When a movie comes out of Iraq, it's a must see if only because there are so few that do. But the critically acclaimed Qaratina is a movie that holds its own.
Written and directed by Iraqi native Oday Rasheed, the movie follows the life of a hit-man over a period of a week and explores his relationship with a dysfunctional family, who live downstairs from him. And while it is set in present-day, post-occupation Iraq, the war is not a central theme of the movie, though its effects are felt all around.
Rasheed says the hit-man, "is a new figure in Iraqi society." This psychological drama explores how the job of a hit-man is gaining notoriety in a country that may collectively be suffering from post traumatic stress disorder, but how these men function in the "new" Iraq is telling, not just of the current state of Iraqi society, but how survival can push man into dark areas of his psyche. The hit-man mechanically plots through each task, but when the next name on his list is a childhood friend, it is then we come understand more, the man, then just his chosen occupation.
Equally disturbed is the family who lives downstairs. The central figure is the step-mother, a young wife stuck in bad marriage to a patriarchal figure many years her senior. She is the main care-giver to her step children. The eldest, a girl of high school age has been raped and has not spoken since the attack. The son, struggles with the yearning of going to school, but is instead forced to shine shoes in front of the electuary school filled with kids his age. The father demands respect from some assumed position of authority, though he does nothing to garner it, barks orders in a show of strength, but buckles in the face of confrontation though the movie. In one scene, this educated man resorts to an exotic exorcism as means to reach out to his muted daughter, rather to confront the trauma she is dealing with. The family recognizes the insanity in this move, leading to more tension between the husband and wife, and monumental decision that comes towards the end of the movie.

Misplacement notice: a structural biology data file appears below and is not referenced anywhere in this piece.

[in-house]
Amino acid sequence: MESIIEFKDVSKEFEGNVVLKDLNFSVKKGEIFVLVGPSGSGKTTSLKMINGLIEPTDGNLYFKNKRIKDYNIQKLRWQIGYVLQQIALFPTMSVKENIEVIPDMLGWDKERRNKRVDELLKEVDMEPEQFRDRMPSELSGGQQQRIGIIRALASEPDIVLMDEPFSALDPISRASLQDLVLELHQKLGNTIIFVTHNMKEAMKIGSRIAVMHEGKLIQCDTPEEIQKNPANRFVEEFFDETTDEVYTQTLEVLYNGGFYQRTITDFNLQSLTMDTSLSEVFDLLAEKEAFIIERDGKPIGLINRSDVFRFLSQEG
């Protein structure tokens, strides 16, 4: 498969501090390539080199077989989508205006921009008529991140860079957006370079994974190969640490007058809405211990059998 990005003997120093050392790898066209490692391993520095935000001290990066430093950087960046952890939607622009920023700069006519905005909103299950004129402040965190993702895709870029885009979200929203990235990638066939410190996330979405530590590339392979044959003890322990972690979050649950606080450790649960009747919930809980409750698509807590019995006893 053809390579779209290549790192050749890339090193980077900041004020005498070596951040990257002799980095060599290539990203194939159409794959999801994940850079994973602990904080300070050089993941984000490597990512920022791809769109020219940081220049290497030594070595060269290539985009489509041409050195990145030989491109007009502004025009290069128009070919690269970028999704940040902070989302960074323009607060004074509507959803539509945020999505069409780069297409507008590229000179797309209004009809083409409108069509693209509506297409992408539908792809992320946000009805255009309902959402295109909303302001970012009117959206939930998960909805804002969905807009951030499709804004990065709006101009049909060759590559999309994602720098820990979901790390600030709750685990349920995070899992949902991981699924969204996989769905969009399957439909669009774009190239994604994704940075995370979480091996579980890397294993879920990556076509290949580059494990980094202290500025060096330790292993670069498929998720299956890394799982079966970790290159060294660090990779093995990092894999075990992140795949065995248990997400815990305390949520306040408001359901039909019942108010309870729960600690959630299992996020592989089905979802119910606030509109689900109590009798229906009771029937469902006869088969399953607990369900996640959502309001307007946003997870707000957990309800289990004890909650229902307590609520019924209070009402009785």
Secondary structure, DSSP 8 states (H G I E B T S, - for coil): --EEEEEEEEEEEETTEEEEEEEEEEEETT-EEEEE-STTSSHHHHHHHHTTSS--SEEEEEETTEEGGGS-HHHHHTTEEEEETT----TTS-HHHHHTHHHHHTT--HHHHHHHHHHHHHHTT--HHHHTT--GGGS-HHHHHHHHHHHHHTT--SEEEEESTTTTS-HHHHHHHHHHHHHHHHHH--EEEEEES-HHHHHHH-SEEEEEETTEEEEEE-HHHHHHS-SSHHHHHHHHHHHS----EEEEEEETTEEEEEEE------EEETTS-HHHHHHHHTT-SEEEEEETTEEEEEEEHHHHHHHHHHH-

Through the struggles of daily life of these people, despite their special circumstances, we come to learn that our inner demons are same throughout the world, even if played out in dramatically different contexts. One of the themes of the movie says Rasheed is to deal with the role of women in Iraqi society. The biggest conflict in this hapless marriage is played out by the step-mother, who is not satisfied on many levels, not least of which is sexually - a theme explicitly explored in the film, most obviously through the affair she carries on with the hit-man - yet another layer to this psychological drama. Rasheed says that exploring such themes is important - as it shows how, though constrained by culture and custom, women constantly finds ways to assert themselves and to negotiate power.
There is no plot per se with regards to Qarantina, Rasheed's second major film. Rather it introduces elements in the lives of these people and asks the viewer to follow along, forcing them to realize that although the context may be different, people all over the world face the same high and lows. Life - as it is - may be more predictable than we think. But the film isn't. Qaratina takes bold steps to explore controversial theme in Iraqi culture and despite some of their absurdities, everyone collective seems to be at fault.